Christianity, Democracy, and the Shadow of Constantine

About the book:

The collapse of communism in eastern Europe has forced traditionally Eastern Orthodox countries to consider the relationship between Christianity and liberal democracy. Contributors examine the influence of Constantinianism in both the post-communist Orthodox world and in Western political theology. Constructive theological essays feature Catholic and Protestant theologians reflecting on the relationship between Christianity and democracy, as well as Orthodox theologians reflecting on their tradition’s relationship to liberal democracy. The essays explore prospects of a distinctively Christian politics in a post-communist, post-Constantinian age.

About the editors:

George E. Demacopoulos is Fr. John Meyendorff & Patterson Family Chair in Orthodox Christian Studies at Fordham University. His most recent books are Gregory the Great, The Invention of Peter, and Five Models of Spiritual Direction in the Church.

Aristotle Papanikolaou is Archbishop Demetrios Chair in Orthodox Theology and Culture at Fordham University. His most recent books are The Mystical as Political: Democracy and Non-Radical Orthodoxy and Being with God: Trinity, Apophaticism and Divine-Human Communion.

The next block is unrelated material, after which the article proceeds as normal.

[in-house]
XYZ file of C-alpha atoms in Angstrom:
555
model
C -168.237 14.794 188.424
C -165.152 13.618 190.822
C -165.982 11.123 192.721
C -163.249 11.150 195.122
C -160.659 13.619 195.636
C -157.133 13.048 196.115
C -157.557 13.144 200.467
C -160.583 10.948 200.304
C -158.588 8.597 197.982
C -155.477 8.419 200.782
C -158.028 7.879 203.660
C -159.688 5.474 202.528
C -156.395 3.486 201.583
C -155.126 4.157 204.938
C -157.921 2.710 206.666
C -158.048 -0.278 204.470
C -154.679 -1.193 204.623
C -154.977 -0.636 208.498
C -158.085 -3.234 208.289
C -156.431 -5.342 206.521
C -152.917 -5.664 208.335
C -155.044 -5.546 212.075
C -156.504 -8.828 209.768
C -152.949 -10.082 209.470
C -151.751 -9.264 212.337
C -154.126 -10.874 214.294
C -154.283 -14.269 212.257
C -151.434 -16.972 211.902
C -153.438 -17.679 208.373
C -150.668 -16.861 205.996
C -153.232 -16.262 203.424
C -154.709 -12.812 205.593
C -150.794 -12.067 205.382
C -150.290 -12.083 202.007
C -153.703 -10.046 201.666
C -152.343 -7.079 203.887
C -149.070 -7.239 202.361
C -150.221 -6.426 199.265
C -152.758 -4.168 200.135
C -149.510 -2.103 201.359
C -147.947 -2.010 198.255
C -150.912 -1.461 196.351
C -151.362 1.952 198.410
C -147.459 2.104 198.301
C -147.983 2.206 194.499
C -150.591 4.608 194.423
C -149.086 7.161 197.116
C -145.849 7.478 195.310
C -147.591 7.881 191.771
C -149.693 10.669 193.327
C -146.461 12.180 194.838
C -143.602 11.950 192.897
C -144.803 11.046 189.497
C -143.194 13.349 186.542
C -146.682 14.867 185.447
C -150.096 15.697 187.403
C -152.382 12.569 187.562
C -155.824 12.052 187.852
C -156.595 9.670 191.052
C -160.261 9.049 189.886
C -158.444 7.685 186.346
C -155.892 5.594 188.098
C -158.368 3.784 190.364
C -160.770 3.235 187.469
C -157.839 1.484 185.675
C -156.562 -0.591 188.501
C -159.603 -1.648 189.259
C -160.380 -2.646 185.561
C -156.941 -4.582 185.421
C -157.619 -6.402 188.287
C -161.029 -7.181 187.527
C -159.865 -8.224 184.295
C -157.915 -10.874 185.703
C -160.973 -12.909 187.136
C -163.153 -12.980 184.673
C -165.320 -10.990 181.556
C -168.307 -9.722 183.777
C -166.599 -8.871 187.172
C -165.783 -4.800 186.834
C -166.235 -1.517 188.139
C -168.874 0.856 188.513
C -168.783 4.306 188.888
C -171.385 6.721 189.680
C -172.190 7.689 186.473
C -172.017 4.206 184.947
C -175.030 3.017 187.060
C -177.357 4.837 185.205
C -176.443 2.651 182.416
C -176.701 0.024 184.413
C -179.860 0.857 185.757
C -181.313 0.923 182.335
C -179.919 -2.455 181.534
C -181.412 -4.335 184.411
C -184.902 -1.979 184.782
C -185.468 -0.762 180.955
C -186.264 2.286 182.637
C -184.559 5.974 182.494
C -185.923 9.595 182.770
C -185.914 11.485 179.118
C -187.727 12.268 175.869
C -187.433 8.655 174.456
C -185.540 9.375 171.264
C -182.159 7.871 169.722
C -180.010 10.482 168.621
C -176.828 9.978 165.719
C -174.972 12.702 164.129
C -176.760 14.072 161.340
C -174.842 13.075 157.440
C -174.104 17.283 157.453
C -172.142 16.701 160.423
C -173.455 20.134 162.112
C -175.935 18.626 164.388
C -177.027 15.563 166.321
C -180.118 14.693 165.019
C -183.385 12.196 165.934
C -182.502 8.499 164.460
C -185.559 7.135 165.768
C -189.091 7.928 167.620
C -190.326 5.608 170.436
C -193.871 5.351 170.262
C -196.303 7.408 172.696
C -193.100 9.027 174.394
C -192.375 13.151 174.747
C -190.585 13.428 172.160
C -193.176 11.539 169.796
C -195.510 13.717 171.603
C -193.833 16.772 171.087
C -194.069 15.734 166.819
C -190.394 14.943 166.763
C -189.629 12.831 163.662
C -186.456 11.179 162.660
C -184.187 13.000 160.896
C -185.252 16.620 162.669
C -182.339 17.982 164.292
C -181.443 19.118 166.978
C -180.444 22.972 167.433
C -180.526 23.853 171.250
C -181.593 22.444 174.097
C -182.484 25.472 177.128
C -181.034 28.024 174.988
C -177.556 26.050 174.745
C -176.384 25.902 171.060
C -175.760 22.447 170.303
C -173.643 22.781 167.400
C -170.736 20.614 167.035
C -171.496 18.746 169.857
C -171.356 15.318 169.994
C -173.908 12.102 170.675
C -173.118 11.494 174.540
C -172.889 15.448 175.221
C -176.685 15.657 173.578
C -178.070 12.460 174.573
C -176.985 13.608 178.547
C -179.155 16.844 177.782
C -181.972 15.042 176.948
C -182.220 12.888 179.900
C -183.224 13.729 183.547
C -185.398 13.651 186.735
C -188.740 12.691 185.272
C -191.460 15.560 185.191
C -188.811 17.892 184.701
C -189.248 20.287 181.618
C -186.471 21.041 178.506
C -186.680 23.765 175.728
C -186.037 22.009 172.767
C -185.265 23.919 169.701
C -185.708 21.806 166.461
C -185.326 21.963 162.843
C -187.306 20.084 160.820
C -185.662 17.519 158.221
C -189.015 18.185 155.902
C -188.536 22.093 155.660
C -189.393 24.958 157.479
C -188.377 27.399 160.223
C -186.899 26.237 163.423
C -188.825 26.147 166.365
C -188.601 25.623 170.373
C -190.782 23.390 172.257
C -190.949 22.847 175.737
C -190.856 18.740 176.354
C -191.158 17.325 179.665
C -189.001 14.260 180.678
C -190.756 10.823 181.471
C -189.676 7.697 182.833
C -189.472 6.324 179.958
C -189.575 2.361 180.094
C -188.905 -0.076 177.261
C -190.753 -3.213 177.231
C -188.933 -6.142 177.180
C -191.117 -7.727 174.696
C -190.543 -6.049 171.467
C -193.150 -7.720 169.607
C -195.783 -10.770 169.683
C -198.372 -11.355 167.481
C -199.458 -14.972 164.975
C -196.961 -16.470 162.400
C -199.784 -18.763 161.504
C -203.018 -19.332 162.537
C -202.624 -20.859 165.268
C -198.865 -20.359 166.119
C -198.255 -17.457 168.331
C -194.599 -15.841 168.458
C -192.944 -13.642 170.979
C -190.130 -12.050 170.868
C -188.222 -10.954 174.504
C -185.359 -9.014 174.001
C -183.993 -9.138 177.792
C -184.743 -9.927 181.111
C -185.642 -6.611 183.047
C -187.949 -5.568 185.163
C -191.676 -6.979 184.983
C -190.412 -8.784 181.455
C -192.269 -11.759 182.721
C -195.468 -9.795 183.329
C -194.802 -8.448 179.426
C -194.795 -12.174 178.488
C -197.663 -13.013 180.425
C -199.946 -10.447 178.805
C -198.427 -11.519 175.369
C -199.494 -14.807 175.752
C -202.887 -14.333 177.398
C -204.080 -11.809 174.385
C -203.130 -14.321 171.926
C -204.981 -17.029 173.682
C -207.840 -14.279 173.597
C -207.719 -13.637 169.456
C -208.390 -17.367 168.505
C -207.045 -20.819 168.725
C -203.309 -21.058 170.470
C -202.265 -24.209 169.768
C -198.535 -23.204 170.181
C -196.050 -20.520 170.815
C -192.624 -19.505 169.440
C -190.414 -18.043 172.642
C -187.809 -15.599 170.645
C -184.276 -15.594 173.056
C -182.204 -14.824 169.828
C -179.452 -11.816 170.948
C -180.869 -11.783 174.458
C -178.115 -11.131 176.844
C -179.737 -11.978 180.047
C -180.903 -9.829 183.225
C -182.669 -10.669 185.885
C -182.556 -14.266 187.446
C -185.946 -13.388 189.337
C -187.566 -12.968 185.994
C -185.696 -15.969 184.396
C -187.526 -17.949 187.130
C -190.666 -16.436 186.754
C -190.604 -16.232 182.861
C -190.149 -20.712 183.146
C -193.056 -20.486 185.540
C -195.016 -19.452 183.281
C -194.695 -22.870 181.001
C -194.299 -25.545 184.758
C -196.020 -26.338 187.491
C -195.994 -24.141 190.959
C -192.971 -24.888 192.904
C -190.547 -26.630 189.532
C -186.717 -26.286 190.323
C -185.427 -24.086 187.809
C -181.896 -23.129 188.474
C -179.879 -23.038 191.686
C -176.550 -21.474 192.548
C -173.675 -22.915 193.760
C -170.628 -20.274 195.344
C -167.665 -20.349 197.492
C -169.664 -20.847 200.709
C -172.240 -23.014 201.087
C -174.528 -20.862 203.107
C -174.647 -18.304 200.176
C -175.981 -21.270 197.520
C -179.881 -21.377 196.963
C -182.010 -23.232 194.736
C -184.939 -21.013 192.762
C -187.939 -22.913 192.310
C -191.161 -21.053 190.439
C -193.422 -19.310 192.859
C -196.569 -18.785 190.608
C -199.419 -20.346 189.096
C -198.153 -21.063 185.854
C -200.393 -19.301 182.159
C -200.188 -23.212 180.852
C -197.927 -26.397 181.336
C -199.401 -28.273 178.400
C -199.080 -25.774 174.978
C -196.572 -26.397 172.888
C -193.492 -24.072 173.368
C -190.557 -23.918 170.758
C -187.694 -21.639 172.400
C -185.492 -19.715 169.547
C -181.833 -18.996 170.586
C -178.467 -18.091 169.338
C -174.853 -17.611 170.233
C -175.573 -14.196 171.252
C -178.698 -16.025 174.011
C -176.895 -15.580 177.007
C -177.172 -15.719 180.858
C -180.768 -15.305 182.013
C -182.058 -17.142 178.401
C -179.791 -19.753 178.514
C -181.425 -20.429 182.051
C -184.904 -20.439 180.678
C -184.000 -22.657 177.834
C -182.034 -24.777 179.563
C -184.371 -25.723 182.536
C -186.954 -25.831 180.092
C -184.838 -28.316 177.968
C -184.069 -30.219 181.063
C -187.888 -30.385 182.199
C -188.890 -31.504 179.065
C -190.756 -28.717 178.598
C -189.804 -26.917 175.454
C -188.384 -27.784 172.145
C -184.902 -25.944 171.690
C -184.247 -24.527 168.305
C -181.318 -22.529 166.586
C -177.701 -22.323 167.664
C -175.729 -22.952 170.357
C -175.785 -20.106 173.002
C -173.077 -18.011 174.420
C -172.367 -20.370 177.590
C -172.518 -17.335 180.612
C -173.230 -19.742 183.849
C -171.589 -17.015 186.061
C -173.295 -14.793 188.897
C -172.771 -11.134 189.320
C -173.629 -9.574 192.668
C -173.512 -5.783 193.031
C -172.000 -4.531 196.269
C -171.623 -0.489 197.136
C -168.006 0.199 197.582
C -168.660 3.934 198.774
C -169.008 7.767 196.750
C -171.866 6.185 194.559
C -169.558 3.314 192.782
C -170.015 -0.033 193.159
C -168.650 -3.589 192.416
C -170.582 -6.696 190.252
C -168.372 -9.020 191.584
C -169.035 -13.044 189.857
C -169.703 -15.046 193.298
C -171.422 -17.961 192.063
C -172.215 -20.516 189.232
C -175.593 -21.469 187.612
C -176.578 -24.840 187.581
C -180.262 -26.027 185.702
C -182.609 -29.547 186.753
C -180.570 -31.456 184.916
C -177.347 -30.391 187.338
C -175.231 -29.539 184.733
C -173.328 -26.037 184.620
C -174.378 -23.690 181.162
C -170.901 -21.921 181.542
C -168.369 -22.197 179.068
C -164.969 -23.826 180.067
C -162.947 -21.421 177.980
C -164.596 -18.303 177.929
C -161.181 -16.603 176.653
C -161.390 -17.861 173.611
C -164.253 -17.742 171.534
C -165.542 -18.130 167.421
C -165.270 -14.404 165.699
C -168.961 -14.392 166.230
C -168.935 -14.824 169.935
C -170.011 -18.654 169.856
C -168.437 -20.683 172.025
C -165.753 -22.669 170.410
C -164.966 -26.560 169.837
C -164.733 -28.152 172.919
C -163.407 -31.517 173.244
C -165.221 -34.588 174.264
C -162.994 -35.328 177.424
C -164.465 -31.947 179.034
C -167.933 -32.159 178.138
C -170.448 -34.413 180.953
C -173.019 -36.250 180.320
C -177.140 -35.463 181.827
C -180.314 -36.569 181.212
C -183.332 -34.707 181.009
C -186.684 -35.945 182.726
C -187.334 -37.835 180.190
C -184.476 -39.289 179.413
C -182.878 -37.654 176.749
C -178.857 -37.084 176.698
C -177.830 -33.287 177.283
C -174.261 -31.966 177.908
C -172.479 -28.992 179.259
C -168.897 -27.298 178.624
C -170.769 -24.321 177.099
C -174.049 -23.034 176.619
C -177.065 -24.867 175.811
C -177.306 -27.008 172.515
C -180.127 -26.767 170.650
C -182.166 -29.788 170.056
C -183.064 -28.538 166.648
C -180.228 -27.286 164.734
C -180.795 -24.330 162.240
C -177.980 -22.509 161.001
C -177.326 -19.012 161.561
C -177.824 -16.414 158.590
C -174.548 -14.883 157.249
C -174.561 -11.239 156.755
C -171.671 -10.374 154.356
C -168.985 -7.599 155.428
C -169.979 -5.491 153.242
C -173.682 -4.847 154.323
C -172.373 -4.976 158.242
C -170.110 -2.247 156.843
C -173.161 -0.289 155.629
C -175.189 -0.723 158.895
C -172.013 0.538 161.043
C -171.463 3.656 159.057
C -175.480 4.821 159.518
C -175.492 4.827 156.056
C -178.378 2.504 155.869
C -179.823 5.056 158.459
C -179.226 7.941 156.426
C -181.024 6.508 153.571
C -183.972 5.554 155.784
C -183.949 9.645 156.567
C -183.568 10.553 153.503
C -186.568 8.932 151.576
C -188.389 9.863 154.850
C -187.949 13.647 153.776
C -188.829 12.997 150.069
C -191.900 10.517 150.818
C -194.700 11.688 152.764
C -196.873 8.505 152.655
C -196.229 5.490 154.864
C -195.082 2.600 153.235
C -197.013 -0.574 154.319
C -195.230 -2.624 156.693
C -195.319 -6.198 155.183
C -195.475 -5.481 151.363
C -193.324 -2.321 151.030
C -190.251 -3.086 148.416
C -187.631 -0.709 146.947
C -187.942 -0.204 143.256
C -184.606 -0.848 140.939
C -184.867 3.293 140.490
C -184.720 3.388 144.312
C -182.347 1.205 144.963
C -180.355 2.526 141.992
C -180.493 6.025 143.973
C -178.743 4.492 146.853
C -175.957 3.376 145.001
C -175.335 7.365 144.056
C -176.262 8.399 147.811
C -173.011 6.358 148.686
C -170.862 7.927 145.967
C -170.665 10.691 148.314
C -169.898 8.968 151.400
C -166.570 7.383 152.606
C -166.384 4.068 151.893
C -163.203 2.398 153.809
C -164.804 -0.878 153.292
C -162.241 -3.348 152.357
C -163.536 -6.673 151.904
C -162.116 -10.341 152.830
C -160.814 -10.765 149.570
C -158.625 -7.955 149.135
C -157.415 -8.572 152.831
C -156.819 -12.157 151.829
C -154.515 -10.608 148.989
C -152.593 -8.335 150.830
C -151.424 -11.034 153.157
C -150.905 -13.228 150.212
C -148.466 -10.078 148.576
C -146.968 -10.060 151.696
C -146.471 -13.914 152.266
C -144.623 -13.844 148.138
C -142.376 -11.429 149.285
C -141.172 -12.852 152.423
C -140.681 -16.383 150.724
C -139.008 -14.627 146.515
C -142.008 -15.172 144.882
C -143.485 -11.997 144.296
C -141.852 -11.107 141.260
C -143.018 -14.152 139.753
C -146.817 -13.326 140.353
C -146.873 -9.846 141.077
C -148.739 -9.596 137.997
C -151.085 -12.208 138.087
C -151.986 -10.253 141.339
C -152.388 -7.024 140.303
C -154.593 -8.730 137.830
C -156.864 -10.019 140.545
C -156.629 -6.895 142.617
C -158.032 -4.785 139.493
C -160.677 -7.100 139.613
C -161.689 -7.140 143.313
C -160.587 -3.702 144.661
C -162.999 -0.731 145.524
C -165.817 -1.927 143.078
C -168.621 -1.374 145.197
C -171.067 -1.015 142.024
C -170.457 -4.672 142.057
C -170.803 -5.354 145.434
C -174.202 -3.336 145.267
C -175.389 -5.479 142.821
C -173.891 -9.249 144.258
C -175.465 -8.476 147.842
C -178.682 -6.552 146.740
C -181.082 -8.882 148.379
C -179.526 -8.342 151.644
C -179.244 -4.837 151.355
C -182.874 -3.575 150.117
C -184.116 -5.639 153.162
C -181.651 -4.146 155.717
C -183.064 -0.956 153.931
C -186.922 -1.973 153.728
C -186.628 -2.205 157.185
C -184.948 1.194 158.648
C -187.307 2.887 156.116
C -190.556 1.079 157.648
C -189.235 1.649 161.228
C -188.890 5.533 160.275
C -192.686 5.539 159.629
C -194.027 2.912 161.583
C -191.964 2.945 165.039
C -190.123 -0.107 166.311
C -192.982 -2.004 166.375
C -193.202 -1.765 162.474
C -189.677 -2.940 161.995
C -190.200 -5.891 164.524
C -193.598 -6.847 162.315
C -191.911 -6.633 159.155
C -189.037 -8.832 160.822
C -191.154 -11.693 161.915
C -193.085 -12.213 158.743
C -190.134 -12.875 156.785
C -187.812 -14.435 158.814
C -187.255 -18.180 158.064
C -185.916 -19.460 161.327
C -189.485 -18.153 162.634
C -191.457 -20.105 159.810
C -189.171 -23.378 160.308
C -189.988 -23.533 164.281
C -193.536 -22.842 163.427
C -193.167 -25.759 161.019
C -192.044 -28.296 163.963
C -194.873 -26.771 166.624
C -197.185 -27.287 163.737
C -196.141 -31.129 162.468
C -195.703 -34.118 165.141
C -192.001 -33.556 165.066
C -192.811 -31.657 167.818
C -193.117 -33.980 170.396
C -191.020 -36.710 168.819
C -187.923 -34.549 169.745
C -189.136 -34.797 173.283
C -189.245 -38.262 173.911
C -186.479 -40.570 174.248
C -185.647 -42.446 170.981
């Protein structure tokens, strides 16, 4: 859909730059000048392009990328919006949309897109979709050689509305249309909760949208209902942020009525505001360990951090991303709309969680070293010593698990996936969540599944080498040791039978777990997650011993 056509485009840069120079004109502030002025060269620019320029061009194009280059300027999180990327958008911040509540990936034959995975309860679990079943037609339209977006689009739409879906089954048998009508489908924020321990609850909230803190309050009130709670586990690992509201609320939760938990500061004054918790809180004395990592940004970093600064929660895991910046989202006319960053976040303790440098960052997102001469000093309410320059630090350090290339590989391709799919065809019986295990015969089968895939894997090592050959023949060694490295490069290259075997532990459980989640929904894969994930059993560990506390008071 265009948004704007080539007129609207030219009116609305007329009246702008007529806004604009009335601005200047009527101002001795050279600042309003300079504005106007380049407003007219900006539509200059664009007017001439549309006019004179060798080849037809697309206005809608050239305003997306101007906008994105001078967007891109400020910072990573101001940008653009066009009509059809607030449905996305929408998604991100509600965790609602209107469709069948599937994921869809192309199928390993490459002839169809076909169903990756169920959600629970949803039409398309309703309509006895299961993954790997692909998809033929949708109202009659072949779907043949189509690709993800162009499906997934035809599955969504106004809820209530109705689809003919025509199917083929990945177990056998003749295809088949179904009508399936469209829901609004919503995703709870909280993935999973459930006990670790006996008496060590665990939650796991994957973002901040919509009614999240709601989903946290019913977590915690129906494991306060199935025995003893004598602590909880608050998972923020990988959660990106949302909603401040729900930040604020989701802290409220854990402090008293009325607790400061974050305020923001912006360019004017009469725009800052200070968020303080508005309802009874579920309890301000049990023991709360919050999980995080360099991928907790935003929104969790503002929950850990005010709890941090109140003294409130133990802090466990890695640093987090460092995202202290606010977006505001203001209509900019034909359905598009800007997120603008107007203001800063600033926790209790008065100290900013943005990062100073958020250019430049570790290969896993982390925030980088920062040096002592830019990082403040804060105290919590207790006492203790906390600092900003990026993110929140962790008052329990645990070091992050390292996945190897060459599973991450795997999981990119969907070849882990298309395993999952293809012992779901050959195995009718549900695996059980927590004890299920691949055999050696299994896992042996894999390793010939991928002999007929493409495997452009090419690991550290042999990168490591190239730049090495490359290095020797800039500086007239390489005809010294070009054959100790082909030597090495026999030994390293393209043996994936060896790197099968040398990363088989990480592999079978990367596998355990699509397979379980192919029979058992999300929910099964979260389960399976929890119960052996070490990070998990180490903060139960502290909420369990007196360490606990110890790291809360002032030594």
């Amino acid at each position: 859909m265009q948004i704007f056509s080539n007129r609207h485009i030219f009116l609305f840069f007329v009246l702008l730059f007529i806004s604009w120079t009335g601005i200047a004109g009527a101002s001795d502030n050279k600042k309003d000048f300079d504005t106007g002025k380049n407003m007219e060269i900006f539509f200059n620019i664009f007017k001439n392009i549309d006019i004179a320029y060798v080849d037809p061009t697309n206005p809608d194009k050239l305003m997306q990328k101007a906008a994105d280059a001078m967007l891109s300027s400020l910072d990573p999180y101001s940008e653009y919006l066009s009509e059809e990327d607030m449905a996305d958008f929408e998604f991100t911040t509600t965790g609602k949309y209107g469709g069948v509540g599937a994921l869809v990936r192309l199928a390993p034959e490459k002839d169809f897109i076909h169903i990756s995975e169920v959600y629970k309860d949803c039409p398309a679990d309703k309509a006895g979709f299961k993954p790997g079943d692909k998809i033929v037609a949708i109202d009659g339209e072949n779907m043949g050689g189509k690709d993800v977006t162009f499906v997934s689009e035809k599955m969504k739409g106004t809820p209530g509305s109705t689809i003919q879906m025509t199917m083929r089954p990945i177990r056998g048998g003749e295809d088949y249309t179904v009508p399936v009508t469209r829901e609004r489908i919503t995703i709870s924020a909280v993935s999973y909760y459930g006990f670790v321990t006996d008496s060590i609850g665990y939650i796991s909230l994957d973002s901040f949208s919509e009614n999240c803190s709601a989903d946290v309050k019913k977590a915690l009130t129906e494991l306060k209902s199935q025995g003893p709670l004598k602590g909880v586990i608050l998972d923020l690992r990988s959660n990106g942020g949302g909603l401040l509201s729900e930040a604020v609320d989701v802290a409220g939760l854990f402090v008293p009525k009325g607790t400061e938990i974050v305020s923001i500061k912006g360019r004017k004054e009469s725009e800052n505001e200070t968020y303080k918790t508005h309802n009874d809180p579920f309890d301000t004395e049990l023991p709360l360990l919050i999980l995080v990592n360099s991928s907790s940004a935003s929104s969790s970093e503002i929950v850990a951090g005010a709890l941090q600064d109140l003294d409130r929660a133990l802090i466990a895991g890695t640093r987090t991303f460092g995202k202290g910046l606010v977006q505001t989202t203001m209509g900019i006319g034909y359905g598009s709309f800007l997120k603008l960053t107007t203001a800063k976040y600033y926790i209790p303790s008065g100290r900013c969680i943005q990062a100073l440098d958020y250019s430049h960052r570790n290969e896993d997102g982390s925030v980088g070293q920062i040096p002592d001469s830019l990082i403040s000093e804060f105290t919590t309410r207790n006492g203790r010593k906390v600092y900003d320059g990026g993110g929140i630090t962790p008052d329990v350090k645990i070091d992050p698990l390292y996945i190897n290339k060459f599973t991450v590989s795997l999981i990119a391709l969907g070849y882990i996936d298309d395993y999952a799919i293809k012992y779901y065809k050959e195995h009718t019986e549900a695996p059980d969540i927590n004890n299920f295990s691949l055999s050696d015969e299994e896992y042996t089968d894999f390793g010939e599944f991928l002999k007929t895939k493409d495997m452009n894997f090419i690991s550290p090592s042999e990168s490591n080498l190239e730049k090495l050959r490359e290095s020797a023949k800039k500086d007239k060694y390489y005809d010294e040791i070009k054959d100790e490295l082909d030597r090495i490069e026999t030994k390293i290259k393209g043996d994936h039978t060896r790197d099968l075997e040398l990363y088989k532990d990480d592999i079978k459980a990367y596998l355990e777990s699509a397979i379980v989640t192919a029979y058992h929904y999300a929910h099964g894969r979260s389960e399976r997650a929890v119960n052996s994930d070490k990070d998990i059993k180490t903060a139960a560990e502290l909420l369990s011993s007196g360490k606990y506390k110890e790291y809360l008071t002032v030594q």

Judge quote:

The sheer originality of this project – filling a much-needed void in the West’s conversation about the encounter between the theological and the political – introduces Eastern Orthodox perspectives into the conversation.  Expanding the conversation beyond the Protestant-Catholic dichotomy dominating the discipline of political theology, the collection of essays focuses the discussion on the church-state relationship in the post-Constantinian church with a twist – by looking at this relationship in light of Orthodox Christianity’s unique Constantinian relationship to the state during the era of Soviet Communism and its transformation after the collapse of Communism.  This book deserves a wide audience and will hopefully transform the discipline by challenging the dominant narrative of Western liberal democracies that religion in the public discourse must maintain an illusion of neutrality by articulating a confessional public theology that nonetheless values and respects pluralism and fosters cooperation with the religious or ideological other for the sake of the common good.